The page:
Empty nest syndrome, the emotions experienced by middle-age parents who find themselves newly childless after a generation of child rearing, is a facade.
For the past 29 years, as my children's birthdays came and went, and elementary school parent-teacher conferences turned into driver's education and high school dances, I knew the day would come when my husband and I too would join the ranks of those suffering from the symptoms of having an empty nest. Over the past year as our youngest endured “senioritis,” my dread grew with each passing day, envisioning "Gone with the Wind" moments of utter despair in the wake of our baby’s college departure.
Or so I thought.
Photo Credit: Shutterstock
A few weeks into our new status, I've discovered that it's all just a myth.
It might be an empty nest, but it's no syndrome. There is no malady about it. It's really a secret club filled with treasures to be had including newfound freedom, less housework, and more empty space in the grocery cart (which means more money left over for dining out....just the two of us).
We had 29 years to prepare for empty nest syndrome, but the symptoms we experienced were far different than the ones we expected.
Instead we found less housework and more freedom. The kind of freedom that comes from the realization that we can do what we want, when we want, and for as long as we want. Almost like two teenagers left home alone, the rules that had long been enforced for the benefit of a harmonious household no longer apply.
So allow me to bury the myth that empty nest syndrome is something to fear, and raise the flag of empty nest freedom with these secret revelations older generations never shared:
- Arguments over who holds the television remote have ceased, and every light in the house have found the off position.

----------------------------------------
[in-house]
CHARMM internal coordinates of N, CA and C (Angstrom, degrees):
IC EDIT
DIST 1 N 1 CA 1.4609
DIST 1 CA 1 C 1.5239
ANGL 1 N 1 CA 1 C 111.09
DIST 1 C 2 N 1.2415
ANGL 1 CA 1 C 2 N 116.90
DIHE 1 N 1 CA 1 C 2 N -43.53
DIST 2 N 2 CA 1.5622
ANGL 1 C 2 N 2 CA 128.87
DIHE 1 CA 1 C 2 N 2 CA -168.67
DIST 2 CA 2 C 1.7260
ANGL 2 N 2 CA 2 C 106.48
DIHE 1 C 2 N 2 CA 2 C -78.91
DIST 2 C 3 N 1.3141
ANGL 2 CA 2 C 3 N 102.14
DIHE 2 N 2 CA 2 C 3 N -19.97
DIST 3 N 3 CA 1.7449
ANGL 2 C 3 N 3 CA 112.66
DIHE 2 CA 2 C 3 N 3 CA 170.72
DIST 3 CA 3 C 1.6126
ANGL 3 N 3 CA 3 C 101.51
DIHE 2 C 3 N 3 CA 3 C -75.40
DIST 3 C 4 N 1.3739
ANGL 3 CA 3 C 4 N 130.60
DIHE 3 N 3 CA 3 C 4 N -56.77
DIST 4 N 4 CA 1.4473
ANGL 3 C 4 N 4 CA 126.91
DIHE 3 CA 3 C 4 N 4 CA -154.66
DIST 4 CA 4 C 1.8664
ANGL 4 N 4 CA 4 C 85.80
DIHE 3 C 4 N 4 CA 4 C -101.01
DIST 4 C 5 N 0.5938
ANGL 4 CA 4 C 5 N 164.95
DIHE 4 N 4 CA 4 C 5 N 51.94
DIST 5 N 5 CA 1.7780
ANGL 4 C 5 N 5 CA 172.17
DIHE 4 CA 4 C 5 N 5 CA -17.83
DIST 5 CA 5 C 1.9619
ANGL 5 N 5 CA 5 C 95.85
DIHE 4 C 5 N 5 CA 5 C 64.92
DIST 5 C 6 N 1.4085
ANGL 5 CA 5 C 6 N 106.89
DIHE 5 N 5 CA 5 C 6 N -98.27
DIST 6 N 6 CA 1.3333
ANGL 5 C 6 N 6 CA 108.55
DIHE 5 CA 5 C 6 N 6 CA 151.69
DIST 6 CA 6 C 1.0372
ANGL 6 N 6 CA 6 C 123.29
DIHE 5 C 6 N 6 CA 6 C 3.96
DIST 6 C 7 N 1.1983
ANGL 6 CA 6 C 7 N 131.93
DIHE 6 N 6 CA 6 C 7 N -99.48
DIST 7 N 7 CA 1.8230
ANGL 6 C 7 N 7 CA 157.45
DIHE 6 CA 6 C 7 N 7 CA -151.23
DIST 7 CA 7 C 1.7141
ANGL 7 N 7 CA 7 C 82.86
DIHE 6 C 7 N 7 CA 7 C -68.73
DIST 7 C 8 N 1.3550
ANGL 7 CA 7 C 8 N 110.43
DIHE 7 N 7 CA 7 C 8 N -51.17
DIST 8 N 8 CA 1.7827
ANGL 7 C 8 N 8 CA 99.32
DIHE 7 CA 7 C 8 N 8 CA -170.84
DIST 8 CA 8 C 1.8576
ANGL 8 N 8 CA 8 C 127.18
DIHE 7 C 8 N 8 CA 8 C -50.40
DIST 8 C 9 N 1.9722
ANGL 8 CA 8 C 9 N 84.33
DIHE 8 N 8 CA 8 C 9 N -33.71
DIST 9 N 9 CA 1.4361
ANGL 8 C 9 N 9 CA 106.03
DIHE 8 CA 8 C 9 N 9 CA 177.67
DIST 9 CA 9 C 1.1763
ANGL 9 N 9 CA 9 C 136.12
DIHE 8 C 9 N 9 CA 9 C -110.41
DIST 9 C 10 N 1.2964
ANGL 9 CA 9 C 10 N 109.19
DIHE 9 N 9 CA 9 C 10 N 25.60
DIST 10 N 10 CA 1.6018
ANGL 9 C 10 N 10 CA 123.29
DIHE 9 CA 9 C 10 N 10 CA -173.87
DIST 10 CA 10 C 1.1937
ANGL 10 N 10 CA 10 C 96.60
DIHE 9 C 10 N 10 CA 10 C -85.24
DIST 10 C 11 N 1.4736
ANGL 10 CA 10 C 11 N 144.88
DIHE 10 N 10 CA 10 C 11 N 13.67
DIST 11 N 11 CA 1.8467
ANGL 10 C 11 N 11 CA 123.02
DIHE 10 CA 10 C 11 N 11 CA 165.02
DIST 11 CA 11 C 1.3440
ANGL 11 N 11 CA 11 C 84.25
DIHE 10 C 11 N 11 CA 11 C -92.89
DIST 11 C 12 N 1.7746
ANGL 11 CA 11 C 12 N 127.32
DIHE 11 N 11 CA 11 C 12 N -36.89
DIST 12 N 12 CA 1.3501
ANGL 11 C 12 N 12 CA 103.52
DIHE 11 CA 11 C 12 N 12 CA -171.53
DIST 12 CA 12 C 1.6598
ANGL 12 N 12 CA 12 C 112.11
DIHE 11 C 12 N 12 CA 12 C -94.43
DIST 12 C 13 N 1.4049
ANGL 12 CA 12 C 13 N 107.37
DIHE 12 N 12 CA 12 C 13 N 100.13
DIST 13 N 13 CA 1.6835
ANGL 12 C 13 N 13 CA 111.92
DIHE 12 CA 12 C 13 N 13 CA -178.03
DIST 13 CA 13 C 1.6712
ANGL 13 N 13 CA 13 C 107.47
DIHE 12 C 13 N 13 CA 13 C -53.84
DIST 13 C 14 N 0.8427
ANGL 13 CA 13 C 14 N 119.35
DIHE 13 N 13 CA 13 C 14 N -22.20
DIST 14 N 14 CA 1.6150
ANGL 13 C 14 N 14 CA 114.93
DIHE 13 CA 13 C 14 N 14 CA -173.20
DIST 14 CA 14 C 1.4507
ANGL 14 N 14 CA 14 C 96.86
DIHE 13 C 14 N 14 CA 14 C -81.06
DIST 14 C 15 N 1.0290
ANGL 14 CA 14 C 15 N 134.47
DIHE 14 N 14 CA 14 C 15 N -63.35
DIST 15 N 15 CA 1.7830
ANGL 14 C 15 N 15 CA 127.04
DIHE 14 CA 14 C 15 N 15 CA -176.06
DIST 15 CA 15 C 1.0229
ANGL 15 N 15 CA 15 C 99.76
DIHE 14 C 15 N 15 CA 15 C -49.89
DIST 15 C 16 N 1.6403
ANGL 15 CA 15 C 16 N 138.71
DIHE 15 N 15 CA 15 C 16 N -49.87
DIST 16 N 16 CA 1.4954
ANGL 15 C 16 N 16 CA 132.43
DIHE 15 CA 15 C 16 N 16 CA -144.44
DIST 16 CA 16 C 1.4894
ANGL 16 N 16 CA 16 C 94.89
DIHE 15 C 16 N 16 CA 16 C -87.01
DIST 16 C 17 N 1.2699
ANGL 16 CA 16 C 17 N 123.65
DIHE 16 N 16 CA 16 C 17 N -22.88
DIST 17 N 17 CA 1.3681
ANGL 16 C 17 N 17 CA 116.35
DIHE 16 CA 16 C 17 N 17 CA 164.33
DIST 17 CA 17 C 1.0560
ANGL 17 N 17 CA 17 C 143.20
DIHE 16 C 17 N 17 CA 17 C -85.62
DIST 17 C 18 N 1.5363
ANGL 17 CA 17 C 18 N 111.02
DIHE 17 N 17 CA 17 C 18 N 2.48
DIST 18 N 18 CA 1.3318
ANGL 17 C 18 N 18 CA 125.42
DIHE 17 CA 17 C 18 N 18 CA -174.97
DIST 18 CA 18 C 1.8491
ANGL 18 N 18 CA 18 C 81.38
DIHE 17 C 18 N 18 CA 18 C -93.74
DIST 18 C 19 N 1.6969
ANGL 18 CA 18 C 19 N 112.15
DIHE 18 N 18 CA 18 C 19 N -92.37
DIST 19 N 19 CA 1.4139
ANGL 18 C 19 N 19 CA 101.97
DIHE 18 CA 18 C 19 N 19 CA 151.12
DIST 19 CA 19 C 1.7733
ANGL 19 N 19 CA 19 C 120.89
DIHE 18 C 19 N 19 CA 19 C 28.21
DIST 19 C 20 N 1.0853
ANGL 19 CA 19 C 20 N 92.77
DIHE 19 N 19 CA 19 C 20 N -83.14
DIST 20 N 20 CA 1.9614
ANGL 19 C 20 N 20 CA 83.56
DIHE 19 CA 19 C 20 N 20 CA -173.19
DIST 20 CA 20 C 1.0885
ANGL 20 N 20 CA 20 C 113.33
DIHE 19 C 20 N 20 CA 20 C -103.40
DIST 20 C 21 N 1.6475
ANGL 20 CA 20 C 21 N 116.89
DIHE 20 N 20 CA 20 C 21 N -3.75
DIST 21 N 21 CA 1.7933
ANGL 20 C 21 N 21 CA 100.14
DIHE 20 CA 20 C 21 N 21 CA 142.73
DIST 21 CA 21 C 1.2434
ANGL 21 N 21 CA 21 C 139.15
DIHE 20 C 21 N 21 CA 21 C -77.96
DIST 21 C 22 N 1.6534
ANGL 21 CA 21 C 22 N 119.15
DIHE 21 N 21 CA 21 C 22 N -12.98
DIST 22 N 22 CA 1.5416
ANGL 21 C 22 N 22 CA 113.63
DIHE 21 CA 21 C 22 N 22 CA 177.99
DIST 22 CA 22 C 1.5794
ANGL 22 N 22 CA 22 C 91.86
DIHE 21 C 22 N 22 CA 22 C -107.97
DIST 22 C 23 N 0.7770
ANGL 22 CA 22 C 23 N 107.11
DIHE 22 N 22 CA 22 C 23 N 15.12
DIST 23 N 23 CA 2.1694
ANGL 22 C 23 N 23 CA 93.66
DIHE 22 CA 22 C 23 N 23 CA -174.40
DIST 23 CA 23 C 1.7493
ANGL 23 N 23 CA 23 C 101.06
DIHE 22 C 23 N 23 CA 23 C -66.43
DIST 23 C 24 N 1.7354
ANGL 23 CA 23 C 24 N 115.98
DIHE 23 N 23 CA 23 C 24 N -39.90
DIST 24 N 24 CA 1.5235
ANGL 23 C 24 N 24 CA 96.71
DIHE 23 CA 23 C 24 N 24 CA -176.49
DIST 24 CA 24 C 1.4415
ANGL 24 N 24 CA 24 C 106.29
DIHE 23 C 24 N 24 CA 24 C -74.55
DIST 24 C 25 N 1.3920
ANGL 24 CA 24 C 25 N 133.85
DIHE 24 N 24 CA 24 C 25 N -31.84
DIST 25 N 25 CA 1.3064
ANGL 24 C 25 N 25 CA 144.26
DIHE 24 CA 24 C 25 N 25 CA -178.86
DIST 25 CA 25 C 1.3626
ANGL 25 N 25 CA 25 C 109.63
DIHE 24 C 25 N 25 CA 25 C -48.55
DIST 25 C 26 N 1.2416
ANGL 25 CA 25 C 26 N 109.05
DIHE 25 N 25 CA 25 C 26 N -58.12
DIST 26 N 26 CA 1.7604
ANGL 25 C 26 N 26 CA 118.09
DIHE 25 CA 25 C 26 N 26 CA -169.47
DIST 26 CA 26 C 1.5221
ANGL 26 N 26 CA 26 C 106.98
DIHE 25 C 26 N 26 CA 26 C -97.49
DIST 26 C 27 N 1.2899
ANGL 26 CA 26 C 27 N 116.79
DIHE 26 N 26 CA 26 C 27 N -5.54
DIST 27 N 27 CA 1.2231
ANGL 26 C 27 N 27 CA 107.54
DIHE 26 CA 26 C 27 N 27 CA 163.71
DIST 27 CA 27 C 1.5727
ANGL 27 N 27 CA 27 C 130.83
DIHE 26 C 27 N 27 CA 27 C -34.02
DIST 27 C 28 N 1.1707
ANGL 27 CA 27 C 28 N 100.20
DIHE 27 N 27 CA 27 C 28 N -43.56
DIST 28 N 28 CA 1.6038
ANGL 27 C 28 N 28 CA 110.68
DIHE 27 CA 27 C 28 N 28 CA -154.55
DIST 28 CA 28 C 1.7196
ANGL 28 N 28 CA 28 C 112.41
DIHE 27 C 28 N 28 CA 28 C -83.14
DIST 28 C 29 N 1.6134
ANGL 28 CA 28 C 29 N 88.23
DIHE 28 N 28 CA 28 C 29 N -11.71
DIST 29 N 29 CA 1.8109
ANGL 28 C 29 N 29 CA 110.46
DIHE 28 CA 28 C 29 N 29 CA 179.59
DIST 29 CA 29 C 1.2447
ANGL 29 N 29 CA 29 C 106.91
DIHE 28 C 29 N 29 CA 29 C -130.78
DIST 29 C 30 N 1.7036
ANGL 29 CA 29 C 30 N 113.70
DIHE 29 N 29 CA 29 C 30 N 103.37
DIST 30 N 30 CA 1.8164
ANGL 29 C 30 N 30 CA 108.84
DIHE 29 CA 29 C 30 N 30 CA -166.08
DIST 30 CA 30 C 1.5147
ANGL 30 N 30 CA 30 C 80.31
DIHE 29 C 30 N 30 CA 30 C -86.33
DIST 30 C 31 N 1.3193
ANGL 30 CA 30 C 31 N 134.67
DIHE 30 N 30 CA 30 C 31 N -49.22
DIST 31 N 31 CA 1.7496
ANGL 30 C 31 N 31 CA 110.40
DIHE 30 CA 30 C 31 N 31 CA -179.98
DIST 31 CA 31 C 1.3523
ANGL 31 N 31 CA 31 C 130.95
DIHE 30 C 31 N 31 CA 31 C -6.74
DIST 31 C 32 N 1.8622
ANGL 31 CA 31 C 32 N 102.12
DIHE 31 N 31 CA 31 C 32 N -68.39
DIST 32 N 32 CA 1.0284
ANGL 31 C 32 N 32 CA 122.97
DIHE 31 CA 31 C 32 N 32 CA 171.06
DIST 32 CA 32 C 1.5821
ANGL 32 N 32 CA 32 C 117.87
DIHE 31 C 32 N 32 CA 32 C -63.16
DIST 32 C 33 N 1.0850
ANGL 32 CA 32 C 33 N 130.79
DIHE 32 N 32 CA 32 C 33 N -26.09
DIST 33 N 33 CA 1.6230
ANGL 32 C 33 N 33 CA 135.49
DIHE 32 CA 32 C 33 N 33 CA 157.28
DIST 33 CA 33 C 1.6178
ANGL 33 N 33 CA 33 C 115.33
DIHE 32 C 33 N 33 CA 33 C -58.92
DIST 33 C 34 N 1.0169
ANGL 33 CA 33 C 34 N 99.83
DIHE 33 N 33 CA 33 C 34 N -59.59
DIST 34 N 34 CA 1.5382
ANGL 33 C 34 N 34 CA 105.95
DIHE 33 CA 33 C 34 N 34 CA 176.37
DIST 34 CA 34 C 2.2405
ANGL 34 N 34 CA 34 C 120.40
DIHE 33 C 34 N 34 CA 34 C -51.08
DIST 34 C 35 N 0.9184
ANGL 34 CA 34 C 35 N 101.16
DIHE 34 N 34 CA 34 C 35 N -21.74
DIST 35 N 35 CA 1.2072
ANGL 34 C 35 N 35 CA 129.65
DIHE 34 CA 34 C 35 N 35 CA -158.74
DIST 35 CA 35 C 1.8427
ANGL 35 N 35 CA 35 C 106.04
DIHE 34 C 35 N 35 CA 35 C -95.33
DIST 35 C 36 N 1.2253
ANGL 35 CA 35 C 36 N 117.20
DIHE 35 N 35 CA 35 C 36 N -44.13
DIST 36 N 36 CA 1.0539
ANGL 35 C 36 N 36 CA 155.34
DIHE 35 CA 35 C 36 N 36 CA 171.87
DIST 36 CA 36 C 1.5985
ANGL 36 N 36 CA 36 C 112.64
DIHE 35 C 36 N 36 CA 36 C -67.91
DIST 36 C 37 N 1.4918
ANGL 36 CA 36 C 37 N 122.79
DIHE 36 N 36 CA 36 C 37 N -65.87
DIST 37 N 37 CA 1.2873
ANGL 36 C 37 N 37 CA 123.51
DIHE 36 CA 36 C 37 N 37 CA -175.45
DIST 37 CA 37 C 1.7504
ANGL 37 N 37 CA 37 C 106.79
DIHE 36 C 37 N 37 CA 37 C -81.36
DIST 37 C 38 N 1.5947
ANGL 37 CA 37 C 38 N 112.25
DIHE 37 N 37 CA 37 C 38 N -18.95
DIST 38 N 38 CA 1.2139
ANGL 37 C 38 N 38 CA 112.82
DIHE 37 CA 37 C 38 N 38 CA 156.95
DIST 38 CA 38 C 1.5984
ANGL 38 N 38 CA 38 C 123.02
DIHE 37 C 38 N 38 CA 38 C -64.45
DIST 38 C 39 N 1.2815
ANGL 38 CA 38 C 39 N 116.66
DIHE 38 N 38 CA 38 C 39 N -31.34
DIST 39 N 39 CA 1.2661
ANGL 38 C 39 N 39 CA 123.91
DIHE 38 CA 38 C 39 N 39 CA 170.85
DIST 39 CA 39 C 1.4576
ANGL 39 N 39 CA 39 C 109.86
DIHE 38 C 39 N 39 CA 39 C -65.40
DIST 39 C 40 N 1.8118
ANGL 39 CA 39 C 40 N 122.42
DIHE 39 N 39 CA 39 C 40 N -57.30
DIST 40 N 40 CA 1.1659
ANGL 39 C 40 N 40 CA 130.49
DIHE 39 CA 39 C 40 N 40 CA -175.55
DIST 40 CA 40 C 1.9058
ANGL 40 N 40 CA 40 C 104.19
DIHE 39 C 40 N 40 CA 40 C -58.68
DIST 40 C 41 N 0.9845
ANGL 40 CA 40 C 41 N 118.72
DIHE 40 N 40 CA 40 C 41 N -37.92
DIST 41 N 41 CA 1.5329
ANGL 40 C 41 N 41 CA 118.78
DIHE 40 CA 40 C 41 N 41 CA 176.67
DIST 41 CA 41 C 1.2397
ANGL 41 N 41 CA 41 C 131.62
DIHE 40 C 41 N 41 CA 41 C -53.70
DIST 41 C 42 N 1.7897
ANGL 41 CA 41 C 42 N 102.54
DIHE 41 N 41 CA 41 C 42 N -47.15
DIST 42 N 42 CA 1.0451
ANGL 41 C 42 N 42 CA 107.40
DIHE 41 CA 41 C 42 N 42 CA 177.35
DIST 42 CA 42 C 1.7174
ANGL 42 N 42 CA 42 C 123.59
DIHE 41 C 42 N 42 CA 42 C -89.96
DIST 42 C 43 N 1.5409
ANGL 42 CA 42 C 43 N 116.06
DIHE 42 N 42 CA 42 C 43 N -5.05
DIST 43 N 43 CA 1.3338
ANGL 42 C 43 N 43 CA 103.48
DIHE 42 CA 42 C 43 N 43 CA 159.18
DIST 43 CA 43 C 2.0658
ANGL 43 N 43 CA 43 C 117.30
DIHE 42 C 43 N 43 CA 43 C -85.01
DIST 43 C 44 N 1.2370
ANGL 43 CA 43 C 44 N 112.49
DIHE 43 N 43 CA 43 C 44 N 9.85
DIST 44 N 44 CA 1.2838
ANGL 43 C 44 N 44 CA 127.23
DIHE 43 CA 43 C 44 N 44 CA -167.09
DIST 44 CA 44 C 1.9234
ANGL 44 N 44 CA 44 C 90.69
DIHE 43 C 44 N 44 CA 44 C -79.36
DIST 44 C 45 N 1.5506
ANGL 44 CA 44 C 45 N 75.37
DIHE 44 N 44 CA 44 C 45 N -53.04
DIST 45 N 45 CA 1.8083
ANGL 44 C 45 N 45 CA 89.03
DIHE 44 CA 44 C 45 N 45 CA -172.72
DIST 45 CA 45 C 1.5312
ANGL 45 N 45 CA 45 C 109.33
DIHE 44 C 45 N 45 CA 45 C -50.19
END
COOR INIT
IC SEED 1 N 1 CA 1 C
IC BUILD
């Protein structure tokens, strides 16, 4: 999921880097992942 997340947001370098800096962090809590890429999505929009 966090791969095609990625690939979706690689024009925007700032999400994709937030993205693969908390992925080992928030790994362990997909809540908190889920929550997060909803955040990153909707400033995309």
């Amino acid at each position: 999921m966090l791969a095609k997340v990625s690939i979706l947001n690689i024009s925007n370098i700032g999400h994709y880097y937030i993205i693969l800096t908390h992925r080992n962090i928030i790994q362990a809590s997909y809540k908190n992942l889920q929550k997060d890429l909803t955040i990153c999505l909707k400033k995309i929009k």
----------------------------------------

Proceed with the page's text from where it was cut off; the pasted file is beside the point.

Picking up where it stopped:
- The weekly grocery receipt is now under two feet long.
- The bathroom floor is now visible, and wet towels are nowhere to be seen. The toilet paper dispenser is never empty. And the toilet is never clogged.
- The car's gas gauge no longer inexplicably reads empty.
- The rainy-day chocolate remains right where I hid it. So does the wine.
- Dinner is whenever we feel like it. No longer after soccer practice, but before the band concert.
- Weekend breakfast and lunch are now brunch. Any time of day.
- The dishwasher and kitchen sink now dry out between uses. So does the kitchen towel.
- Remember Who Me? Haven't seen him since our nest became empty.
- Running around in our birthday suits suddenly became fun again. Who knew?
For all those parents who find themselves in the home stretch of parenting, fear not the sound of your voice echoing in the newfound quiet. The flag of freedom waves freely just around the corner, at the Empty Nest club house. And the party is in full swing.
Lynda Cheldelin Fell is a world visionary, humanitarian, creator, producer, and international bestselling author. Join Lynda on the web at www.lyndafell.com.
TheBlaze contributor channel supports an open discourse on a range of views. The opinions expressed in this channel are solely those of each individual author.